Organized whaling began only a few miles from Sag Harbor, in Southampton, in 1644. An order that the town be divided into four wards, and that men from each ward be responsible for trying the whales cast up by the sea, was passed in 1644. 9 Long Island farmers continued to make a profit from shore whaling during the next seventy years.10 During this period, whaling emerged from an off-season exercise for farmers to a legitimate business venture. By 1687, seven companies were whaling from both East Hampton and Southampton, indicating that whaling had become a profitable investment .11
The intensified whaling activity forced the whale pods to avoid the Long Island coast. In order to pursue whale, the hunts were further out to sea. These longer voyages required larger vessels and the development of eastern Long Island’s only good port, Sag Harbor.
Seafaring activities dominated the growth and development of Long Island’s economy, specifically in Sag Harbor, through the eighteenth century. In the early nineteenth century, the Sag Harbor’s involvement in the whaling industry led the population to wealth and prosperity, ranking third behind Nantucket and New Bedford in men and finances engaged in the trade. Most activity of the village served the port activities, including shipbuilding, coopering, sail-making, chandlery, etc., until the decline of whaling in the early 1870s.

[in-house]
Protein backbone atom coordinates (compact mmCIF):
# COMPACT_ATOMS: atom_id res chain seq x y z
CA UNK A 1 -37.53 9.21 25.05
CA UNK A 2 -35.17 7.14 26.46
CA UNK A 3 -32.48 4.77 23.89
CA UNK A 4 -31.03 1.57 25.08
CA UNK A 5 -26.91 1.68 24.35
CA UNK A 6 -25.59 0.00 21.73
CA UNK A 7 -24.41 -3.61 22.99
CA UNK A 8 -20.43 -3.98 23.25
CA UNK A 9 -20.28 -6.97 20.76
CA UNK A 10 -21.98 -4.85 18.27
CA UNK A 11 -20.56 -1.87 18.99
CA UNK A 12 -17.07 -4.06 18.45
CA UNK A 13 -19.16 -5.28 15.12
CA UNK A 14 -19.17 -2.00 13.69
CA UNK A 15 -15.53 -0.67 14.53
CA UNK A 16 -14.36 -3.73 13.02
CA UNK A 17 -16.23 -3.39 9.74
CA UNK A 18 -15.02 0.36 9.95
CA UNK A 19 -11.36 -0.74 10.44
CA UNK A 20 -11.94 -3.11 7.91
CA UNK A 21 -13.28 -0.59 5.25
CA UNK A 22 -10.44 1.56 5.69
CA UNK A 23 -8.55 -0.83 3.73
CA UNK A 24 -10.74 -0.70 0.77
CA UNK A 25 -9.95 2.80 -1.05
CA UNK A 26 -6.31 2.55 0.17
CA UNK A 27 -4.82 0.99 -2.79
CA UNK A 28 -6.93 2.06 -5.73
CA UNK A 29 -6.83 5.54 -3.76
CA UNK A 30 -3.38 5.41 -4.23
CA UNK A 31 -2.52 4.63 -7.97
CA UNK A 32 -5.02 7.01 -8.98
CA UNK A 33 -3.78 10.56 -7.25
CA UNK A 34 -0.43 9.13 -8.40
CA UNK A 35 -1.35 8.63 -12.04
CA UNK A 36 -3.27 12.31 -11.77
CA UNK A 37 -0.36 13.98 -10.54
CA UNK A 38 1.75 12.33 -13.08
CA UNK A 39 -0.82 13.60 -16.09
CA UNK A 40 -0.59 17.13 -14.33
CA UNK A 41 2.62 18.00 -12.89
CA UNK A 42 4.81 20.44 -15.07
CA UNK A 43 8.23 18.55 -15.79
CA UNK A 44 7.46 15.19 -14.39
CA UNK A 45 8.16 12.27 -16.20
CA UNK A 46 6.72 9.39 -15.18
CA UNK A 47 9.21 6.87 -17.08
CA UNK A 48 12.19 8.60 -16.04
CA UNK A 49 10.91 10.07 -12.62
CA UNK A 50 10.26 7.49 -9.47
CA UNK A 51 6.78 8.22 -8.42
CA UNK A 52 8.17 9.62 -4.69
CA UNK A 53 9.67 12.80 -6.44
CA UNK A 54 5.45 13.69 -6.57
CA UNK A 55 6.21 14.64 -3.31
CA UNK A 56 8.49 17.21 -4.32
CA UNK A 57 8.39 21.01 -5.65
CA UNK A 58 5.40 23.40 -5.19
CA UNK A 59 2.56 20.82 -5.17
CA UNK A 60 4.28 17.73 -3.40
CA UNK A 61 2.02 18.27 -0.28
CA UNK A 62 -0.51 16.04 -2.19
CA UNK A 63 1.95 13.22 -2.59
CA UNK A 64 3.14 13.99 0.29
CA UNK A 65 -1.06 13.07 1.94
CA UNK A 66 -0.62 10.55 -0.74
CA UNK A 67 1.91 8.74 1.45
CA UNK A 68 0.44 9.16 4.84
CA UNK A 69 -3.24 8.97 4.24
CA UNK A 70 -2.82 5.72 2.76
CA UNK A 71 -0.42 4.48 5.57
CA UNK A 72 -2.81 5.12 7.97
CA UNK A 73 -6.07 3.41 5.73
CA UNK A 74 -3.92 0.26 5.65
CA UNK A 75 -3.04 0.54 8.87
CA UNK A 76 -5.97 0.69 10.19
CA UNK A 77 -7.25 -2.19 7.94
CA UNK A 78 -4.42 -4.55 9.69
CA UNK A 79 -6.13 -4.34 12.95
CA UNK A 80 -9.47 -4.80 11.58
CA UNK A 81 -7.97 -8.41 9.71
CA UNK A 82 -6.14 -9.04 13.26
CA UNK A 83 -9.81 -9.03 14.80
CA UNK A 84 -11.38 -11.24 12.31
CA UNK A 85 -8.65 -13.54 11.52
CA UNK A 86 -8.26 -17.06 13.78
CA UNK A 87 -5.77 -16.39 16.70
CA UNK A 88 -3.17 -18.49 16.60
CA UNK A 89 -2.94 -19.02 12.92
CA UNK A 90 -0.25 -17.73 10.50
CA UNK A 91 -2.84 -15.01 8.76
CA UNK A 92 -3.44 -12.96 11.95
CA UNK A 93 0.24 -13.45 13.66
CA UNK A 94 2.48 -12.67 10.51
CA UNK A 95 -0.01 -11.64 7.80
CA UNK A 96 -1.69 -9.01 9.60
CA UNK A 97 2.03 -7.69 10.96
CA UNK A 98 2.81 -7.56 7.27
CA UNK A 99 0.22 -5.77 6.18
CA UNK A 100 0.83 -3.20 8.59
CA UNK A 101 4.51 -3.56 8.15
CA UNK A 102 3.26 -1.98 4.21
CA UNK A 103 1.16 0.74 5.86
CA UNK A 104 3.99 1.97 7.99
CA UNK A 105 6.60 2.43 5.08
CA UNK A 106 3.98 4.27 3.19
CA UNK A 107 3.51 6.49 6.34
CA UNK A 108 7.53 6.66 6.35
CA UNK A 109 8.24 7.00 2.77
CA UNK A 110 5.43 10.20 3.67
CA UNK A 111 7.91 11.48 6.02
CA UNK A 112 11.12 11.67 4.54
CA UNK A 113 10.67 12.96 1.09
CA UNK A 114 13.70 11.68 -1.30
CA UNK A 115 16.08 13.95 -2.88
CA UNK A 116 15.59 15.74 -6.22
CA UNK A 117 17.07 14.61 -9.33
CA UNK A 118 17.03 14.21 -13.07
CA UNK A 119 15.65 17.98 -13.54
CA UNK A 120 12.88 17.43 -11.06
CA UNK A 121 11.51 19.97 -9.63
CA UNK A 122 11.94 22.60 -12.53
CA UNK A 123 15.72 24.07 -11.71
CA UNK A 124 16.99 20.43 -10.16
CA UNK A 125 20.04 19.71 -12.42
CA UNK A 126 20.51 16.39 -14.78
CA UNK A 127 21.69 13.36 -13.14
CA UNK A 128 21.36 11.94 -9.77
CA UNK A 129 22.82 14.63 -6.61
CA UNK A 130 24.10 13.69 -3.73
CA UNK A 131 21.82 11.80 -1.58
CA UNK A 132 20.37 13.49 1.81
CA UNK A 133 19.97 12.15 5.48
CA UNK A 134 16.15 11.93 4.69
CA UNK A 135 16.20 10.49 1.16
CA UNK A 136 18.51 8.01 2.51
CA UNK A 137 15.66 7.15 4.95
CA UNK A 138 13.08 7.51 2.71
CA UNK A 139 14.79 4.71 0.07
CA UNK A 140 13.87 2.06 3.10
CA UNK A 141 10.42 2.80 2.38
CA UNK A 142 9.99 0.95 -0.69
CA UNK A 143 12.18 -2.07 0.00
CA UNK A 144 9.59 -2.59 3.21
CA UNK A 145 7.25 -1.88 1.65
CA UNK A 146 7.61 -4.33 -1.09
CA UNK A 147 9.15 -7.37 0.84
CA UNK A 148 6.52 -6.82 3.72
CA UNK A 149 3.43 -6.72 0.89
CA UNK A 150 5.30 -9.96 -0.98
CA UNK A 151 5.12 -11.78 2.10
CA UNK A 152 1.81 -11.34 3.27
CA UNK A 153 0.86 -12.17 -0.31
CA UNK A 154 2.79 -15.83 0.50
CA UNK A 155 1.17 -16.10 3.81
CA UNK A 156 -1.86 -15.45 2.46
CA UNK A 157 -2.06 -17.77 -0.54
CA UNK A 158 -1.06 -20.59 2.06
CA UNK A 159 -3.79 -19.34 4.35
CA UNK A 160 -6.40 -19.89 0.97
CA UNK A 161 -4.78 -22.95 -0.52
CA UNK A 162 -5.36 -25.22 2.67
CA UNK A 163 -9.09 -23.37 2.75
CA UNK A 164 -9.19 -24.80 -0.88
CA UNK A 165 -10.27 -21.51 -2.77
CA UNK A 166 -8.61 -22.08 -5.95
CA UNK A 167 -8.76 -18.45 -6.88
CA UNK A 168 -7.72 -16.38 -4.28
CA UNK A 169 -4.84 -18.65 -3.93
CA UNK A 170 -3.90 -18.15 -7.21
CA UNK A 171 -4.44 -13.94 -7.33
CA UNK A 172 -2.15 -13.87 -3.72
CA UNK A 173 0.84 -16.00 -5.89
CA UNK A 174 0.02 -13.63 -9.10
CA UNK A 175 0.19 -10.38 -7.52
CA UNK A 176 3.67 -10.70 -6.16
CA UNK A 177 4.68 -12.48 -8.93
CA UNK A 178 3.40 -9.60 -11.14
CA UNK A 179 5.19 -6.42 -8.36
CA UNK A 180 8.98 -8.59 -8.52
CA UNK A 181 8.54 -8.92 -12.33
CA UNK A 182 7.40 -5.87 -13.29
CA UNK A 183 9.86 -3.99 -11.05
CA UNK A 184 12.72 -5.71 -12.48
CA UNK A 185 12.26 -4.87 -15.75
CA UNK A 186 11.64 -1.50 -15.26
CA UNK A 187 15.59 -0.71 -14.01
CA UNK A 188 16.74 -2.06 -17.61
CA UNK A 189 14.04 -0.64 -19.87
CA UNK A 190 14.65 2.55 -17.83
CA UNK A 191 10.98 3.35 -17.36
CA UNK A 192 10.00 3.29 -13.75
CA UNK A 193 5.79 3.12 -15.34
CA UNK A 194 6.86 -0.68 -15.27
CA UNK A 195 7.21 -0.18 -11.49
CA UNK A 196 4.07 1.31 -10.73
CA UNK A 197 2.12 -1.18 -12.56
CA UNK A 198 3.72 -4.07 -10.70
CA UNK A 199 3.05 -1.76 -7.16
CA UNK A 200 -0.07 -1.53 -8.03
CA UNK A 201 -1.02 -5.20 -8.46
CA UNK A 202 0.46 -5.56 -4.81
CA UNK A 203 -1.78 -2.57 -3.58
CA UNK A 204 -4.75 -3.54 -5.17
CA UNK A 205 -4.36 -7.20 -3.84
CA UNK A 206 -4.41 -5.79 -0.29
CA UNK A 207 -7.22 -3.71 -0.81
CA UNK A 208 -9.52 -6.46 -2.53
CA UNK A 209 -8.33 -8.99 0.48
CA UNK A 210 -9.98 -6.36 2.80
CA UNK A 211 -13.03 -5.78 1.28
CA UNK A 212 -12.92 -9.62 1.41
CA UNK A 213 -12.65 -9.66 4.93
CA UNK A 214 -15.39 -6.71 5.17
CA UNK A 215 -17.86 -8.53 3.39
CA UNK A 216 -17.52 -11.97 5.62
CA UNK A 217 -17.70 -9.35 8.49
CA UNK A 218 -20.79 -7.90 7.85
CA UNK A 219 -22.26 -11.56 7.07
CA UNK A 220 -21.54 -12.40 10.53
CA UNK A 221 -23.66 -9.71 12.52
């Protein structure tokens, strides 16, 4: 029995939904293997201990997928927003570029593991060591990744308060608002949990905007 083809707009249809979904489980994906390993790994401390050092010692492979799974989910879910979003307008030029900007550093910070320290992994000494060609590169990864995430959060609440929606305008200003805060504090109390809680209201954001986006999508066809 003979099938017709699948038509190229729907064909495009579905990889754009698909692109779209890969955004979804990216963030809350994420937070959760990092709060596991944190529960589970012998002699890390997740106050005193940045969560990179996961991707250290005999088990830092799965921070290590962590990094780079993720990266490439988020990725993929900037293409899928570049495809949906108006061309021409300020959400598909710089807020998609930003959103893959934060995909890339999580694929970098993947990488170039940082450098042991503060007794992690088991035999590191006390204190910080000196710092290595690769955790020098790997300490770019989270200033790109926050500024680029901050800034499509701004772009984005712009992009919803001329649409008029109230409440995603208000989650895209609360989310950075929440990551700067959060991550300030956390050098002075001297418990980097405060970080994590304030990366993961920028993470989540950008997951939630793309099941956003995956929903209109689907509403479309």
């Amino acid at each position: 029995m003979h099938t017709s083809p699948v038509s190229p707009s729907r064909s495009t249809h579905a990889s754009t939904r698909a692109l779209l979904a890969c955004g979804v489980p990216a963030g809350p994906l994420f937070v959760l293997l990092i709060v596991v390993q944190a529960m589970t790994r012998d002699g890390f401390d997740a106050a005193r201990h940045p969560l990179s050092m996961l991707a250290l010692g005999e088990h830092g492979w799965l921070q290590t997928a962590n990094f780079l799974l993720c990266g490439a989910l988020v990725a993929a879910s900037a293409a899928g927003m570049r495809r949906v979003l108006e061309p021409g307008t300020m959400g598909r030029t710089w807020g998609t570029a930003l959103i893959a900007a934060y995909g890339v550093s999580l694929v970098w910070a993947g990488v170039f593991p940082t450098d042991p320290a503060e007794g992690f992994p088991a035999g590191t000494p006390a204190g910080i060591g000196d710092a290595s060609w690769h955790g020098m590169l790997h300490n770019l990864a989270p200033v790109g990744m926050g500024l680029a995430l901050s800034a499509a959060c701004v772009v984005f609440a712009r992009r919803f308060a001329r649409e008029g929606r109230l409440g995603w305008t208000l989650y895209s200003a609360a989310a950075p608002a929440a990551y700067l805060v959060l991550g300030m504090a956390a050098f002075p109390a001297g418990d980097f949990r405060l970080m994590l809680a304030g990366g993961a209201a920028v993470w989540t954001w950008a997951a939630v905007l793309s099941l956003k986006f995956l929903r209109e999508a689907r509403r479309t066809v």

The architectural inheritance from this period is rich in settlement, Georgian, Federal and Greek Revival buildings, many of them residences built by families made wealthy by the whaling industry. Much of the commercial heritage of the whaling industry has been destroyed by a series of nineteenth century fires, which devastated the waterfront areas.
Decline in the whaling industry led village residents to seek alternative industries – many were tried, and a few flourished, leaving a small inheritance of industrial complexes and related residential development from the late nineteenth century. 12
Indian Whaler Payment
During the early colonial period, Indian whalers asked primarily for gills of gunpowder and shot, as well as corn, tobacco, cloth, shoes, coats, knives, and rum.
One 1670 contract included three coats, shoes, shoe, and several other items for three years of whaling.
Starting in 1676, Indian whalers demanded a share of oil and bone profits as well.13
- Natick Dictionary, James Hammond, 1903 pp. 132
- David Martine, Shinnecock History Timeline, pp. 1
- From William R. Palmer, Early American Whaling pp.3 and Records of the Town of Southampton, I, pp. 30
- David Martine, Shinnecock History Timeline, pp. 4
- David Martine, Shinnecock History Timeline, pp. 6
- David Martine, Shinnecock History Timeline, pp. 9
- Allison Manfra McGovern, Termination and Survivance Among the Montaukett, pp. 227
- Zaykowski 1991
- Sleight, WFLI, p.4
- Palmer, pp. 1
- Alison Cornish, Survey of Sag Harbor, 1991 pp. 25
- Alison Cornish, Survey of Sag Harbor, 1991 pp. 4
- Whaling on Long Island, Nomi Dayan, 2016 pp. 41